If Strom Thurmond personifies the first stage of the Counterrevolution, Ralph Reed, former Christian Coalition Executive Director, personifies the second, for like Thurmond he has that Forrest Gump quality of being at critical crossroads.  Looking like a frat boy whose too-well-groomed apearance and smirking smile suggest he has played more than his share of pranks, Reed’s early career is characterized by questionable actions.  Nina J. Easton, author of Gang of Five: Leaders at the Center of the Conservative Crusade notes he was fired from the University of Georgia student paper for plagiarism.  He then worked with convicted lobbyist Jack Abramoff and Americans for Tax Reform president Grover Norquist to take over the national college Republicans.  Later he built Pat Robertson’s Christian Coalition into a major force in the Republican Party.  In the 2000 election he served as an advisor to George W. Bush.  He even managed to get himself hired by Enron.  After somehow landing on his feet after that fiasco, Reed became head of the Georgia GOP, running for the lieutenant governorship in 2006.  Reed illustrates the abilities — even necessity — of key Republican operatives to move seamlessly between three worlds of politics, religion, and business.  In fact these operatives probably do not see the three arenas as distinct, but part of one divine mission.

What helped consummate the marriage Land spoke of was one major cornerstone of Liberal America: education.  The Religious Right has been dissatisfied with public schools for some time because by law America’s classrooms have been nondenomenational.  The fundamentalists became especially incensed as courts and legislatures ruled against school prayer and the IRS moved to revoke tax exemptionfor religious schools that served as covers for segregation the way bed sheets covered Klansmen.  As public schools invested in programs such as diversity, fundamentalist Christians bailed out of the system, forming private religious academies or seeking to remove programs that did not agree with their theology.  Finally, Darwin again entered the picture as fundamentalists agitated against the teaching of evolution while advocating what they called “intelligent design.”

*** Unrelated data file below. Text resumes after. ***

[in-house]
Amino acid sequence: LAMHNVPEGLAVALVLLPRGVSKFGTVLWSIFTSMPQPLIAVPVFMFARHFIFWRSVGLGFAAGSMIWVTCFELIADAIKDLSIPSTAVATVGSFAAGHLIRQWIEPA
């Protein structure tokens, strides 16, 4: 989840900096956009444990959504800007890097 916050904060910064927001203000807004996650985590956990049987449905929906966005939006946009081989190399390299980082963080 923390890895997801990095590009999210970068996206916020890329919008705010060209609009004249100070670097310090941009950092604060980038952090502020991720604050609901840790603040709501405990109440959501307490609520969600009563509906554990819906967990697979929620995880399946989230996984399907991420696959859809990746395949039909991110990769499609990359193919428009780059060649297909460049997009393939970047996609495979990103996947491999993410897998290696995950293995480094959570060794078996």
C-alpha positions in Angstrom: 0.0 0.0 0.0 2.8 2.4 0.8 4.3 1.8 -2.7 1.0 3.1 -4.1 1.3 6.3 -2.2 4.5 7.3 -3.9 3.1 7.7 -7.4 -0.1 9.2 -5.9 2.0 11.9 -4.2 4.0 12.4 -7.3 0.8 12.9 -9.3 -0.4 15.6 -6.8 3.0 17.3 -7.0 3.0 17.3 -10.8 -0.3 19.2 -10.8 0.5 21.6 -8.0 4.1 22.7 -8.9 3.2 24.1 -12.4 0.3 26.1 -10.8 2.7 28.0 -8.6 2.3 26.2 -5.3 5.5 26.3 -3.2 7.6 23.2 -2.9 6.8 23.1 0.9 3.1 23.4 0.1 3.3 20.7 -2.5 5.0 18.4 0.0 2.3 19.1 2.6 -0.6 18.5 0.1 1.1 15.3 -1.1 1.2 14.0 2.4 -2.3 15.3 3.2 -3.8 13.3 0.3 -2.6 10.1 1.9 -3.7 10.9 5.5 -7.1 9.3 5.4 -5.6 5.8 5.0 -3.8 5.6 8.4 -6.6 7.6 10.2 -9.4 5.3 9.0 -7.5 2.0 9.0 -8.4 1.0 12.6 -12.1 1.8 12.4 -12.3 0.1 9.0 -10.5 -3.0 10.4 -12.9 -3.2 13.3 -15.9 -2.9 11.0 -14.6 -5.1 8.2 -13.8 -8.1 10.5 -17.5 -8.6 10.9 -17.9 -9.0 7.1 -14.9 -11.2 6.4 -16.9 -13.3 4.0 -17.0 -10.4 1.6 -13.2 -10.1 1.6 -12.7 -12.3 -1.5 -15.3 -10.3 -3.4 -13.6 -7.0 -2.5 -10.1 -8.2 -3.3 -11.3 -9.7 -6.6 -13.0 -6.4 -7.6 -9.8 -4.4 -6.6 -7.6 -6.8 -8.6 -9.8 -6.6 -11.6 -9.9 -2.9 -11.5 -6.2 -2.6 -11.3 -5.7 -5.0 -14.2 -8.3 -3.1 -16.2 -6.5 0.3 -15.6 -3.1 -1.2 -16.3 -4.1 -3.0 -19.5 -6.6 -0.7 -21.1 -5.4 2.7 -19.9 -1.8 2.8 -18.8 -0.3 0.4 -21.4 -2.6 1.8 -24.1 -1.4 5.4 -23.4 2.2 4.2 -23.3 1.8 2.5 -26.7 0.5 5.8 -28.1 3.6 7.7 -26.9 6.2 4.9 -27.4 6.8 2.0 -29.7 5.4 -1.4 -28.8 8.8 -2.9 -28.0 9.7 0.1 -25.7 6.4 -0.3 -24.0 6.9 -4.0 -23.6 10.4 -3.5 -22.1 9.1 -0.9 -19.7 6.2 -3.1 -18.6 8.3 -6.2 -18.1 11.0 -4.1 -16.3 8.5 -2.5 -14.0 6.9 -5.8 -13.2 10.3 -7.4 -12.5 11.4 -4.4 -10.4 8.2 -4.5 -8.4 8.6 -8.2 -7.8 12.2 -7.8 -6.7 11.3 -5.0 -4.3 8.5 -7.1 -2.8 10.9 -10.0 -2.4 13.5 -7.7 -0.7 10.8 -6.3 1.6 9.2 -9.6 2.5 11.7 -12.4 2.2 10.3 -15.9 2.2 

In Political Agendas for Education: From the Christian Coalition to the Green Party, author Joel Spring zeroes in on a statement in which Ralph Reed acknowledges, “More than any other single episode, the IRS move against Christian schools sparked the explosion of the movement that would become known as the religious right.”  Paul Weyrich, one of the architects of the new GOP coalition, agrees with Reed’s analysis, noting that the Religious Right was born in response to two decisions by the Carter administration: the IRS ruling and the belief that the FCC planned to regulate Christian radio stations (although imaginary, it was widely believed).

Thus began the second phase of the Counterrevolution, built around a series of Devil’s bargains that made their coalition the equivalent of the New Deal coalition of Franklin Roosevelt.  The Counterrevolution’s road to power was paved by two crucial decisions that played a major role in creatign the Era of Bad Feelings.  The first came from the Supreme Court in Buckley v. Valeo, a 1976 case revolving around reforms initiated after Watergate designed to lessen the impact money on the electoral process.  Those reforms resulted in making the election of 1976 one of the few in which both candidates spent identical amounts.  The Buckley decision upheld the Watergate reforms with one notable exception: the Court ruled that individuals and groups not affiliated with the official campaign had no spending limits.

The GOP pounced on this loophole.  In the 1984 campaign when Ronald Reagan faced Walter Mondale, Republican Political Action Committees (PACs) spent almost four times the amount of their Democratic coutnerparts: $15.8 million to $4.2 million.  In 1988, independent expenditures amounted to $13.7 for the Republicans and $2.8 for the Democrats.  A Brown University study summed up the effect of the changes: “Since the GOP historically had a stronger base among big businesses and wealthy individuals, independent expenditures advantaged Republicans more than Democrats.”